Background I:

Suppose the commonly used non commuting operator $\hat p$ and $\hat x$.

The uncertainty principle told us that $\sigma_p\sigma_x\geq \frac{\hbar}{2}$.

In standard quantum mechanic classes, the mostly commonly used explanation was something like:"...this told us that, if we know about x, ..., then we won't know anything, or would be less certain, about p,..."

However, I've always been wondering what's the exact nature of this "acknowledgement" of the constrain towards the information one could ever know about a system. Further, one should notice that $\sigma_x\sigma_p$ comes from the variance of the statistical distribution, and is therefore a particular inference towards the system.

Background II:

I've been looking into approximation theory these days. Some related concepts like: Fisher Information, Loss Function, where they describe/evaluate the "goodness" of an estimator by risk/normalized quadratic risk. (The concept such as Bias, was the standard from the inferential statistics. )

Now here's what's so "mind-blowing" part of the theory. For nonlinear loss, function (such as a quadratic loss), it's possible to construct a biased estimator that's locally(means in a neighborhood region) that's more efficient than the standard estimator such as sample mean!!

Coming back to physics, this directly implied that it's possible for one to use the newly constructed estimator directly "go under" $\frac{\hbar}{2}$ in a small segment of the system.

Important notice to avoid confusion:

  1. Notice that the estimator was biased, and the high efficiency was only valid for small part of the system, so uncertainty principle definitely still holds. It's just saying that sometimes we can obtain more accurate estimation using a methods differ from the one responsible to the uncertainty principle.

  2. Further, the approximation was usually discussed in terms of a bunch of observations, while uncertainty was most introduced with the observation of a single object.

Despite those complicated and strict constrains, one could still use the theorem in some simple cases. One particular case seemed to be the simple harmonic oscillator.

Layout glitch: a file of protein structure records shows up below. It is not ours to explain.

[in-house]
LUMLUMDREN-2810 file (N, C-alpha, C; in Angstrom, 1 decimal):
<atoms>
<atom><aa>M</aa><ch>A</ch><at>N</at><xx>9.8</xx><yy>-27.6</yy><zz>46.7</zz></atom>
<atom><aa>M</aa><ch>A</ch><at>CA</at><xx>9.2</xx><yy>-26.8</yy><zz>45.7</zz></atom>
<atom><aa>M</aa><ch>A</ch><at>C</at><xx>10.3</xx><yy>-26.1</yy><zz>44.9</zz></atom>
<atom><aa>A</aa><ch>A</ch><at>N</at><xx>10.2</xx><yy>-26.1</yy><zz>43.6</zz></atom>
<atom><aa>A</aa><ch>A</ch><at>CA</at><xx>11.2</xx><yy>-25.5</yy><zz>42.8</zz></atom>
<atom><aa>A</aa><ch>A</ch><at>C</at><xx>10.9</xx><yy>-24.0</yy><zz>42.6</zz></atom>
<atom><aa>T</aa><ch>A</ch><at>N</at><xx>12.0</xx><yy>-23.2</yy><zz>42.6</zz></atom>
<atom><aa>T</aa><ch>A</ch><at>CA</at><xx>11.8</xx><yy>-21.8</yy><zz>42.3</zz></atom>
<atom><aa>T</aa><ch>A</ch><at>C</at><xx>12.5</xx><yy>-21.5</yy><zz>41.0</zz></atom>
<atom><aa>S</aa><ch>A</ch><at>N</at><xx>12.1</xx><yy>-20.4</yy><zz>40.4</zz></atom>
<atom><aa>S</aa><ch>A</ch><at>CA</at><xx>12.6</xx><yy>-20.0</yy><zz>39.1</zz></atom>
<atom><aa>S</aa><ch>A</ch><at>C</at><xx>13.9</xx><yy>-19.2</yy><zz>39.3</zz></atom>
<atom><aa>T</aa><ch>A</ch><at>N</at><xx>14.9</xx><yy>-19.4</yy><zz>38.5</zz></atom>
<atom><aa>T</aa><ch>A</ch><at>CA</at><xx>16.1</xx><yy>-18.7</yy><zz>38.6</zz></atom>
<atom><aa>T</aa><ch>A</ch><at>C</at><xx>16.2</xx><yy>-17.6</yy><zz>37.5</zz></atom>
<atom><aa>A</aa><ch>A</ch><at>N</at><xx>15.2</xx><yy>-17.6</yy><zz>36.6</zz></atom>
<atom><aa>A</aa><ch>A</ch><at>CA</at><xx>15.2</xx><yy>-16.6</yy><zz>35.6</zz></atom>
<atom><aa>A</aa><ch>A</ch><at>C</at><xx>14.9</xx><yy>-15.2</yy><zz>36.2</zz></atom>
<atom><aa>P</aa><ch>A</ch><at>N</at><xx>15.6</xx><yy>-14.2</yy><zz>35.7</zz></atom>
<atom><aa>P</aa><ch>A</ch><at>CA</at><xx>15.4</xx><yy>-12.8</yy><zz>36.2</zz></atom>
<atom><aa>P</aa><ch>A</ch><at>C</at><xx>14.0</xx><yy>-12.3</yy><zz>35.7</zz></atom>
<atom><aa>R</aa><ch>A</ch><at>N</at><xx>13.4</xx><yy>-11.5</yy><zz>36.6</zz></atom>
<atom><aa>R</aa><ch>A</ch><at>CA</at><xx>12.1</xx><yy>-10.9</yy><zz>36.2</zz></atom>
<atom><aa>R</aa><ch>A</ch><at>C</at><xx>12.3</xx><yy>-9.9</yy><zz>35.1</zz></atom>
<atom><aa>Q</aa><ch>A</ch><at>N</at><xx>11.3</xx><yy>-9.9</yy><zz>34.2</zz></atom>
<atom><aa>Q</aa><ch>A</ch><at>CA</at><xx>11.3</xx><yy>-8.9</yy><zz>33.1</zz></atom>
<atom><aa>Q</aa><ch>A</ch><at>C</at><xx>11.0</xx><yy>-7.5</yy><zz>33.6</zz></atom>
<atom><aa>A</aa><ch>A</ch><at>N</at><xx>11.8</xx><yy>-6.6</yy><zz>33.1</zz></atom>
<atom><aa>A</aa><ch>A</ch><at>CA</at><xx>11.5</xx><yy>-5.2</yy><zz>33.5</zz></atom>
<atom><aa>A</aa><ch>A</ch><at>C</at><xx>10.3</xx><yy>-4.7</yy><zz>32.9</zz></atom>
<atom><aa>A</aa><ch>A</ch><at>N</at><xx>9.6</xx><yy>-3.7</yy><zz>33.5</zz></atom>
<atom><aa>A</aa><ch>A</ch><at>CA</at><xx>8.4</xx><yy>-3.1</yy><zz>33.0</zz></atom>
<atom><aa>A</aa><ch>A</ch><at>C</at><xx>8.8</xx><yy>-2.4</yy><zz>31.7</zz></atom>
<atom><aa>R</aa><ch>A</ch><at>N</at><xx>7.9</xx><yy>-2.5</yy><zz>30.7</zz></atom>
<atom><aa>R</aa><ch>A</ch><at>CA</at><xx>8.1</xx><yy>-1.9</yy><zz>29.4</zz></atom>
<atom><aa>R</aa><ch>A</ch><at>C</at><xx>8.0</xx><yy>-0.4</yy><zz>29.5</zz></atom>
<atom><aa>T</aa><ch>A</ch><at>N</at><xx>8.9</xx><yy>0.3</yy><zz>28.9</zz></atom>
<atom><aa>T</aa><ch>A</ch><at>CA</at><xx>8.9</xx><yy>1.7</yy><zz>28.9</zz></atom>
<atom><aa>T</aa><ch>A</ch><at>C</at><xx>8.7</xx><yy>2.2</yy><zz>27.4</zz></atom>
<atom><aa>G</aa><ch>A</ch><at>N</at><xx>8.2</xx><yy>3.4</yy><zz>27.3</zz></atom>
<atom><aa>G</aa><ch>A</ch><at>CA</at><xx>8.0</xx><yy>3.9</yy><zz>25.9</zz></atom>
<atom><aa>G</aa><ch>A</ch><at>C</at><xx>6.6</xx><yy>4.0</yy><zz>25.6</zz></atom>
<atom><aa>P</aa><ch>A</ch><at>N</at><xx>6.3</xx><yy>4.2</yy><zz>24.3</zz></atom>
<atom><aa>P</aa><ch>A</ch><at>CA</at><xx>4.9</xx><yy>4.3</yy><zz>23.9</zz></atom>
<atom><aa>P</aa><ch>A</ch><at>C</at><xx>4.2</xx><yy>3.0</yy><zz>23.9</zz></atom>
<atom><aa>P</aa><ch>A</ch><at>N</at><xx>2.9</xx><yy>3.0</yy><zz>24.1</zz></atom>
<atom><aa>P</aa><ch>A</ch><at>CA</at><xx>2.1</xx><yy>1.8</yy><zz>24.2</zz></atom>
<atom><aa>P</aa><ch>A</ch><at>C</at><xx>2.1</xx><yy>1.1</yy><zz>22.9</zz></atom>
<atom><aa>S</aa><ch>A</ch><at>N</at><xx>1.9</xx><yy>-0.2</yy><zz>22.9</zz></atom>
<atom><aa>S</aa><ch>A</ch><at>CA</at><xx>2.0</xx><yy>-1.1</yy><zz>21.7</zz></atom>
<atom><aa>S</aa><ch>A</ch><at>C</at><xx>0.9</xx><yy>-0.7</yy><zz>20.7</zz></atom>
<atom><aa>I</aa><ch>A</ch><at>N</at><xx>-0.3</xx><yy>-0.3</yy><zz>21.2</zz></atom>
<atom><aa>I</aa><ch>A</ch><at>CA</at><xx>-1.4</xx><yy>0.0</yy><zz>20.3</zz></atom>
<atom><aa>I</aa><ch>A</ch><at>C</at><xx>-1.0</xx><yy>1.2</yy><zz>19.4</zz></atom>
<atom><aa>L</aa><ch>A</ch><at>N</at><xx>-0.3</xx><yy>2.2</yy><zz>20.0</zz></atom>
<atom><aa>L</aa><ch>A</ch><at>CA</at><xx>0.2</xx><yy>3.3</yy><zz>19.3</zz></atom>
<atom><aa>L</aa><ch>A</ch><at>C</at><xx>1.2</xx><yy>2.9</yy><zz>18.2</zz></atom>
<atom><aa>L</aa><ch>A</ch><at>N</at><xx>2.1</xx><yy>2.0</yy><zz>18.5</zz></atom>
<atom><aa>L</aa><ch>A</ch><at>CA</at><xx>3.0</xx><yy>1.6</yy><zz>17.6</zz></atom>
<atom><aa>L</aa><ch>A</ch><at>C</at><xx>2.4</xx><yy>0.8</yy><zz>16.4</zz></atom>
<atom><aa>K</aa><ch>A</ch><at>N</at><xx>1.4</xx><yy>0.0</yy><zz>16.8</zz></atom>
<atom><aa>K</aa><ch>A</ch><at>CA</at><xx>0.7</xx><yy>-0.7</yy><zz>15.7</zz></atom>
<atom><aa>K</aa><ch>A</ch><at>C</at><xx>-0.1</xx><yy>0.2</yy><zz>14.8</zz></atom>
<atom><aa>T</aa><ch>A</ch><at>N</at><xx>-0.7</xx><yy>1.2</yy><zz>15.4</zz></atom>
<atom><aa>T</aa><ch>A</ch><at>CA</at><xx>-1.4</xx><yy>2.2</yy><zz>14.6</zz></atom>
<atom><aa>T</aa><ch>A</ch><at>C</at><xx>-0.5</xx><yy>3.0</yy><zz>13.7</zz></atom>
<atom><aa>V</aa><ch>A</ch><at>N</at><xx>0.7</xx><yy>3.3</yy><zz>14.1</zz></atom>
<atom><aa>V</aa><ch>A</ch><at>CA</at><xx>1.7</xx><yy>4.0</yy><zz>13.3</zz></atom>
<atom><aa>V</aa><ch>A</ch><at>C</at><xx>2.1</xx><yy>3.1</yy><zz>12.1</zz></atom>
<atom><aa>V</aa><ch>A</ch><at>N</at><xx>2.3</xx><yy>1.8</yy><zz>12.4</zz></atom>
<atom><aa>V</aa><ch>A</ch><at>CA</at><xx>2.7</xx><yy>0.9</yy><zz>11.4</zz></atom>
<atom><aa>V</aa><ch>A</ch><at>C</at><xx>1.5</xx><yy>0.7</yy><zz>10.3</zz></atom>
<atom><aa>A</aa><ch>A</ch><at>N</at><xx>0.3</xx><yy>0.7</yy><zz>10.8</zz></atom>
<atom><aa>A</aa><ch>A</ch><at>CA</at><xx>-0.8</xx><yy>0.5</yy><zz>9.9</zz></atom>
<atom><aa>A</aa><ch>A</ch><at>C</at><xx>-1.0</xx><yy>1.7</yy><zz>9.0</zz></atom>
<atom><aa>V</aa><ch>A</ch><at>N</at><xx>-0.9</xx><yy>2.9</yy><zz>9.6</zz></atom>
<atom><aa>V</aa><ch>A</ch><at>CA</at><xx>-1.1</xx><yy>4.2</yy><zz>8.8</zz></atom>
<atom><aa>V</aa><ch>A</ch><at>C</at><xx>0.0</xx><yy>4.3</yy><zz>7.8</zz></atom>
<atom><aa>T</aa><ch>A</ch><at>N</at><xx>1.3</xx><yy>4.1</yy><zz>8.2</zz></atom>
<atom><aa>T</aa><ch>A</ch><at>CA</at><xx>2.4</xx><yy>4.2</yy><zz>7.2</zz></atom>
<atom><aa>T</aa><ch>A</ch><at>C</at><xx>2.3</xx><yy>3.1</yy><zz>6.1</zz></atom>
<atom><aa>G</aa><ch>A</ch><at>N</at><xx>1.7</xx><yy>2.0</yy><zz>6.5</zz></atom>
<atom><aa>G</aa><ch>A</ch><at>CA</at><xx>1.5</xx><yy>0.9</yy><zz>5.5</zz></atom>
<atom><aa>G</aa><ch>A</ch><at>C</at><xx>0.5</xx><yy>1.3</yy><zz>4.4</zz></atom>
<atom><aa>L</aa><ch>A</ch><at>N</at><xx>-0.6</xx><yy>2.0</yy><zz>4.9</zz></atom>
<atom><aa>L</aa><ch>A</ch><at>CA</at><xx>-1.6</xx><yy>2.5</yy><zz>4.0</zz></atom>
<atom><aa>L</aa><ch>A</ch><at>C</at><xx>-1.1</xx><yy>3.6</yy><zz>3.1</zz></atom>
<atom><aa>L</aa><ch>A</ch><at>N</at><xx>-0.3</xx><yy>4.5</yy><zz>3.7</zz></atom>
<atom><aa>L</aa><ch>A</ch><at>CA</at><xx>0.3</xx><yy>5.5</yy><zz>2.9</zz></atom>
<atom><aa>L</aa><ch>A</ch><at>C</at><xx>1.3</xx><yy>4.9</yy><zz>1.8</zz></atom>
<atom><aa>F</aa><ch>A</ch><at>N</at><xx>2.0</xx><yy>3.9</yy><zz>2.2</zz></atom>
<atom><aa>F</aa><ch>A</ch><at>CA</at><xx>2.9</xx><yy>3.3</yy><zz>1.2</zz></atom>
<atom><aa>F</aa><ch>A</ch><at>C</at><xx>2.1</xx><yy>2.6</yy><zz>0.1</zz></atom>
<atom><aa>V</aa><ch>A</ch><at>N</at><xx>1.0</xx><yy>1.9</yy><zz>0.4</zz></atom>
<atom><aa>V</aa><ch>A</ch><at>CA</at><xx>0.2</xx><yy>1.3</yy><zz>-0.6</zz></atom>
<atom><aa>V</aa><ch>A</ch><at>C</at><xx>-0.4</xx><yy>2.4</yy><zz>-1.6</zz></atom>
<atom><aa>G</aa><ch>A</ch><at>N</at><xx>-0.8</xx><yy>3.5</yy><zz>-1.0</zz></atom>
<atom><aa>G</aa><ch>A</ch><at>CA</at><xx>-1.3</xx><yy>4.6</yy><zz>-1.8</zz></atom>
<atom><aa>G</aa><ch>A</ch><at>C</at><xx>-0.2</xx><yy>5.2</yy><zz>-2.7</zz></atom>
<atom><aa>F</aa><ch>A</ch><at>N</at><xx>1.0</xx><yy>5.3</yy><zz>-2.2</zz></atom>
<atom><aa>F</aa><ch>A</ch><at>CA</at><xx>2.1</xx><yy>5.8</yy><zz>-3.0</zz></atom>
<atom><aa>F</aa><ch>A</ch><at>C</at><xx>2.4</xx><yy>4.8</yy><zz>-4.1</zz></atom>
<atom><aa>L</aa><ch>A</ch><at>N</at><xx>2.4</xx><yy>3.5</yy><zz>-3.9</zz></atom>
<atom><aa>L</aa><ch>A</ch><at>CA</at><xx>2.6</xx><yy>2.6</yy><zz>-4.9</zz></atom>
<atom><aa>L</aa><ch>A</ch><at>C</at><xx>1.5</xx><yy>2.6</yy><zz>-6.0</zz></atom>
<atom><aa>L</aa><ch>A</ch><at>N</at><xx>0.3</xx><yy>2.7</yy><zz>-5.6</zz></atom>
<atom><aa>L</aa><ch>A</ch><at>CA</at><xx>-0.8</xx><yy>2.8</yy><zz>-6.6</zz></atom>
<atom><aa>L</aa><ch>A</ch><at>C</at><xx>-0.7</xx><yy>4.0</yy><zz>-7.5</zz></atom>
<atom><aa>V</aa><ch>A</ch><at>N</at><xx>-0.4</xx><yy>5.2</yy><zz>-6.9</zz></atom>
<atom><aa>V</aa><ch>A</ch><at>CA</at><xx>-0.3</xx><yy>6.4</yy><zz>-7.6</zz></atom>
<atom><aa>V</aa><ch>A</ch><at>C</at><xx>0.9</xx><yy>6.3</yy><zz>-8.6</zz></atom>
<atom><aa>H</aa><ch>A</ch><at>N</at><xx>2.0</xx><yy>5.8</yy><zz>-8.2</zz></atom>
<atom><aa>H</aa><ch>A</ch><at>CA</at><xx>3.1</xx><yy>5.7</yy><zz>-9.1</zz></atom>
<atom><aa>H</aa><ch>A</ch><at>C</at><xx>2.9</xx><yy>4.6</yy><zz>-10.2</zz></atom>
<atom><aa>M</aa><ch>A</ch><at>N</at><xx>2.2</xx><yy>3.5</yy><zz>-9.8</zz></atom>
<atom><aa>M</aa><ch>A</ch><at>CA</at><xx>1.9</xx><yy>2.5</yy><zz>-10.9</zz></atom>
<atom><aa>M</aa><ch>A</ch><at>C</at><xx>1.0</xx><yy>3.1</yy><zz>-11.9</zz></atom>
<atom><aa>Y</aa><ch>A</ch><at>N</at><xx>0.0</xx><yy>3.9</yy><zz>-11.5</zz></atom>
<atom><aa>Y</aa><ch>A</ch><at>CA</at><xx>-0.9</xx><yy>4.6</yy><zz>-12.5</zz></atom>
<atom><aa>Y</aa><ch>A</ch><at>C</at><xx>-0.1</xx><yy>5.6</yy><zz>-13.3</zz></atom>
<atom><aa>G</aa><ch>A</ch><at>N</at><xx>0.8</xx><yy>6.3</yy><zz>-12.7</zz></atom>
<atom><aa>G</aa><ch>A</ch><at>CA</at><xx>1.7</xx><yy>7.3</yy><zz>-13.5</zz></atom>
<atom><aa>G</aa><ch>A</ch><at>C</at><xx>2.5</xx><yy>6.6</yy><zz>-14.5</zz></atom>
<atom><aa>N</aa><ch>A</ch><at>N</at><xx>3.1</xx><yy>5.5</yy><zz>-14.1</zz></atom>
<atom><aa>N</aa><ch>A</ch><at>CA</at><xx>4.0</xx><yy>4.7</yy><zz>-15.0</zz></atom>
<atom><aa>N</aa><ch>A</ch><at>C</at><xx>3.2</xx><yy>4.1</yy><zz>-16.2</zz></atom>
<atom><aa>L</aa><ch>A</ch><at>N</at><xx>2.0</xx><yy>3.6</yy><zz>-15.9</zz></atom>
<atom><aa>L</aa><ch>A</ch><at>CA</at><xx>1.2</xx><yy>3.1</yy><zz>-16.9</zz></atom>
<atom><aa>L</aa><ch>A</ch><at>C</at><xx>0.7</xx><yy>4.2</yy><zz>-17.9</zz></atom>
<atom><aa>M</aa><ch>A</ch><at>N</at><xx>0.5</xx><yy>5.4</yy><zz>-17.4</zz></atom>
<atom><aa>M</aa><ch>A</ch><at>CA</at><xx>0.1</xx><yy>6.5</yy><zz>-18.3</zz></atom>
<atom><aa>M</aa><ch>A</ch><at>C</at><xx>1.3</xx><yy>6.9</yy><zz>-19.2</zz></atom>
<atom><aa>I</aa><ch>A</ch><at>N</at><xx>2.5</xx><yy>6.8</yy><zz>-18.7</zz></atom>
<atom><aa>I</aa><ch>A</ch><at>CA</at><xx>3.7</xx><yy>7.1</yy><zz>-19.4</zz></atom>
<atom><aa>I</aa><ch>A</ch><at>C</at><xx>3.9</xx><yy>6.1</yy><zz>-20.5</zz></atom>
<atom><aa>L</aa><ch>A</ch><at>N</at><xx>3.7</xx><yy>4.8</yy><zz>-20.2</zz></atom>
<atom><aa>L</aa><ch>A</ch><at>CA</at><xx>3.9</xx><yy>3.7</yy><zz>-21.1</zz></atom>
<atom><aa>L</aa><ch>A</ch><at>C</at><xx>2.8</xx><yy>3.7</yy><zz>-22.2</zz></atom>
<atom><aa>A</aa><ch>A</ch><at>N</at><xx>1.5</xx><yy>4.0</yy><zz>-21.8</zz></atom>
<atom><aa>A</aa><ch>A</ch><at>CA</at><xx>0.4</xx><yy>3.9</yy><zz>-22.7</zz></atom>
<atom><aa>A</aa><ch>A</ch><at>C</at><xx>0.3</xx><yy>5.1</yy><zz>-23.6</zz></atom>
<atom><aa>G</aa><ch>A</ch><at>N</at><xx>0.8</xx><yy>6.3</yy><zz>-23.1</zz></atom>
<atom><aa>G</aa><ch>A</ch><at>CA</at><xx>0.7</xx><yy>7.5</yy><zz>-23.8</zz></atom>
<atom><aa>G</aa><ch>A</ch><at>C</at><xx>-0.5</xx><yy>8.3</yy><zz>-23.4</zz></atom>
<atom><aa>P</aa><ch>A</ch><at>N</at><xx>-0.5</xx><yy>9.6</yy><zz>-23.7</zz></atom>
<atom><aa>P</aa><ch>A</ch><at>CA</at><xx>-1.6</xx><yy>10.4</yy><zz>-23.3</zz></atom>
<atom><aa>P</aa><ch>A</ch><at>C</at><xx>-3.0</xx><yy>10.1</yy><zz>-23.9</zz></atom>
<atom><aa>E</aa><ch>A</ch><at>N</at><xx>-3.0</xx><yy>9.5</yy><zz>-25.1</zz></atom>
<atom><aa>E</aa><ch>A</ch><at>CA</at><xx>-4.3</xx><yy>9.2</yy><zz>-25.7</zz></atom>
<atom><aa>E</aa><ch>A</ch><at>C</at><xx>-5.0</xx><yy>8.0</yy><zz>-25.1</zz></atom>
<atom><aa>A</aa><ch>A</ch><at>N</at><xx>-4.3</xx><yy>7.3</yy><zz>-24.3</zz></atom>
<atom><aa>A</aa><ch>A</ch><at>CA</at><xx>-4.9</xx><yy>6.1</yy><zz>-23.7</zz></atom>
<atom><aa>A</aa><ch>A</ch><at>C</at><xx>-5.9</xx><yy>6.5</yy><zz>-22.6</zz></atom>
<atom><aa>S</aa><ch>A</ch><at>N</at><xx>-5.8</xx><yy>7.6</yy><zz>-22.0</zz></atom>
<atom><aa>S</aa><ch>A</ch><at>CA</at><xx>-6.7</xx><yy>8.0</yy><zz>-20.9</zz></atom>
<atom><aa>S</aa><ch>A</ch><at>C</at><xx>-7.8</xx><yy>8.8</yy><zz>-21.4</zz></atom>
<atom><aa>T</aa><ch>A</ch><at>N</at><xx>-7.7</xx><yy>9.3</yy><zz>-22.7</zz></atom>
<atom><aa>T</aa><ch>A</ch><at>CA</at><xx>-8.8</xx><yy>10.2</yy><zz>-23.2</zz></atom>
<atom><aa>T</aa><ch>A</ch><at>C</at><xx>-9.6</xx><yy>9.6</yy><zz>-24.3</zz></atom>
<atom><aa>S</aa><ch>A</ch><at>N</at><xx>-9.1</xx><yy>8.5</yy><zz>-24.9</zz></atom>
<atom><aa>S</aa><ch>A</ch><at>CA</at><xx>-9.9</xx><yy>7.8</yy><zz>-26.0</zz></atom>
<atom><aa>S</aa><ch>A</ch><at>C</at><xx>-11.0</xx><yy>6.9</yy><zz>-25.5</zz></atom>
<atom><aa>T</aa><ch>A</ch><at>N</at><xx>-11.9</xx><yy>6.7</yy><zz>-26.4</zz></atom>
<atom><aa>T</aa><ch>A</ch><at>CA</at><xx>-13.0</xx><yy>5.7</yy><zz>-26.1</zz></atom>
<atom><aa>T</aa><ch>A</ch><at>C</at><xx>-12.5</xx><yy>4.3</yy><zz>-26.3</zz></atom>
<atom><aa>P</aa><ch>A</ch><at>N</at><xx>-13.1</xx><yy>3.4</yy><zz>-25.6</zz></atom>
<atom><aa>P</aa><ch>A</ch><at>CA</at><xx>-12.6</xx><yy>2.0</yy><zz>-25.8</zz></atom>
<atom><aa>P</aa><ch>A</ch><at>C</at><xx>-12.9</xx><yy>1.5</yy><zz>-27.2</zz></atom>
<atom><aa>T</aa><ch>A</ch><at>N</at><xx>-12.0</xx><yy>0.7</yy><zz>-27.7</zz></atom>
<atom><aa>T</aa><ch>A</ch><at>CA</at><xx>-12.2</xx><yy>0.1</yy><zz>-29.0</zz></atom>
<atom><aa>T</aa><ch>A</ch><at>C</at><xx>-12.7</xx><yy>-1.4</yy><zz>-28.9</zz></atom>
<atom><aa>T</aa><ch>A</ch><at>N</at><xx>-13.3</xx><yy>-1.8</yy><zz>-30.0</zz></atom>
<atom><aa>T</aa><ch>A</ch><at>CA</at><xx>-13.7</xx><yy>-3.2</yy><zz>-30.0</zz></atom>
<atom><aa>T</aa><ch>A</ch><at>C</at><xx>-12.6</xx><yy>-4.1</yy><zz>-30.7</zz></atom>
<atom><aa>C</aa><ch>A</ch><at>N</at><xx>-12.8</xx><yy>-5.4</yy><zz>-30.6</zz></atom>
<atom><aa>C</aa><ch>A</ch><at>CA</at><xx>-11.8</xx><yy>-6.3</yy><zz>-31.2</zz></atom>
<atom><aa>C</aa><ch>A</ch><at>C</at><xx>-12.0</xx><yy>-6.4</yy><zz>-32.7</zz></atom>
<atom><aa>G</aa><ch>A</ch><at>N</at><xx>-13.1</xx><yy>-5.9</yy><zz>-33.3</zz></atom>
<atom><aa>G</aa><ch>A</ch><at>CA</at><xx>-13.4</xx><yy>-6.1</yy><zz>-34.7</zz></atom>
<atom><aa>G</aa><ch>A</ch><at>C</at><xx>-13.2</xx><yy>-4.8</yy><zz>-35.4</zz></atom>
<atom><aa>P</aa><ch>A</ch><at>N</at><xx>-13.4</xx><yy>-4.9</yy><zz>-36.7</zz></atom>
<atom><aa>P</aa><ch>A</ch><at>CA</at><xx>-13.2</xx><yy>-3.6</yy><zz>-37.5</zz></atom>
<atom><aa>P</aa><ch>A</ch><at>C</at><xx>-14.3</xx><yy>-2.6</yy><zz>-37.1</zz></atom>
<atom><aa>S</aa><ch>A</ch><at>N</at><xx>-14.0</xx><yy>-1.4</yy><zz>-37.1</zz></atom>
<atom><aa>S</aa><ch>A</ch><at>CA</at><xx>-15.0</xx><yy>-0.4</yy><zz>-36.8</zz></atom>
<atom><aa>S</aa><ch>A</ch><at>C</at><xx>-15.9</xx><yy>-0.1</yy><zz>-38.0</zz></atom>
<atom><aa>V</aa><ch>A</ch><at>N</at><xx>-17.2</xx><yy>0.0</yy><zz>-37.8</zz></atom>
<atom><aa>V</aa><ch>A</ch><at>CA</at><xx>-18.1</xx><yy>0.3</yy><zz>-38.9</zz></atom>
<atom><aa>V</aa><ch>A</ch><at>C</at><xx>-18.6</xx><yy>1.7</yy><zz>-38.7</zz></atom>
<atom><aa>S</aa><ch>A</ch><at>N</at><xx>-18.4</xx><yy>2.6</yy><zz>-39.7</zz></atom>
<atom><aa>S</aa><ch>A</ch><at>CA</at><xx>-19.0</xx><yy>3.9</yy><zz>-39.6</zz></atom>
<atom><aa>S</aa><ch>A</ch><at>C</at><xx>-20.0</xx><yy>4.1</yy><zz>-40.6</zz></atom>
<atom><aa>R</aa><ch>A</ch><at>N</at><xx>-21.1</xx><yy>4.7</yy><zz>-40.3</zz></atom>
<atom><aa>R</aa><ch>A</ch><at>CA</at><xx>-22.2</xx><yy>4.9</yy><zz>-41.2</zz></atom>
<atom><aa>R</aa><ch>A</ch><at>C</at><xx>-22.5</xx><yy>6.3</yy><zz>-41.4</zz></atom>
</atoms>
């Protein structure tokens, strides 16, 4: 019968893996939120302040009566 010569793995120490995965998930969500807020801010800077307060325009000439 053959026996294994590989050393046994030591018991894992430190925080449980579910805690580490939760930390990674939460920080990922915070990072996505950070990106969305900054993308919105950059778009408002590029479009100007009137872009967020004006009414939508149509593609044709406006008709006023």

My question was thus:

  1. Does uncertainty principle truly represent the "lower bound" of the information we can obtain from a pair of noncommunicable operator?

  2. Is it possible to mathematically breach the uncertainty principle? Even in terms of bearing the bias?

  • $\begingroup$ Related: physics.stackexchange.com/q/24068/50583 and its linked questions $\endgroup$ – ACuriousMind Mar 26 '19 at 0:25
  • $\begingroup$ @ACuriousMind It's the construction of estimator,... I'm not doubting about $\sigma_x\sigma_p\geq \hbar/2$ $\endgroup$ – ShoutOutAndCalculate Mar 26 '19 at 0:28
  • $\begingroup$ "a biased estimator" would refer to hidden variable theories. imo within the quantum mechanics postulates the principle holds. It might be broken for hidden variable theories that are accessible to experimental verification. $\endgroup$ – anna v Mar 26 '19 at 4:43
  • $\begingroup$ @annav How does biased estimator imply hidden variable?(I thought the fascinating part of approximation and estimator was so that we can inference the measurement in a particular way. No soft measurement(experimental) or adjustment to the theory was needed. It's the same equation ant theorem, but just so that we can have an advantage in estimate expectation value under particular condition. Therefore change the understanding to the results. The postulate, assumptions, equations..., were unchanged.) $\endgroup$ – ShoutOutAndCalculate Mar 26 '19 at 6:33
  • $\begingroup$ Can you give a link? to construct a "biased estimator" just the word construct means that one affects specific variables. ( the bias of an estimator which I find by googling is a different story. If you can construct a bias it means you know more variables than the simple ones entering the average) $\endgroup$ – anna v Mar 26 '19 at 6:38

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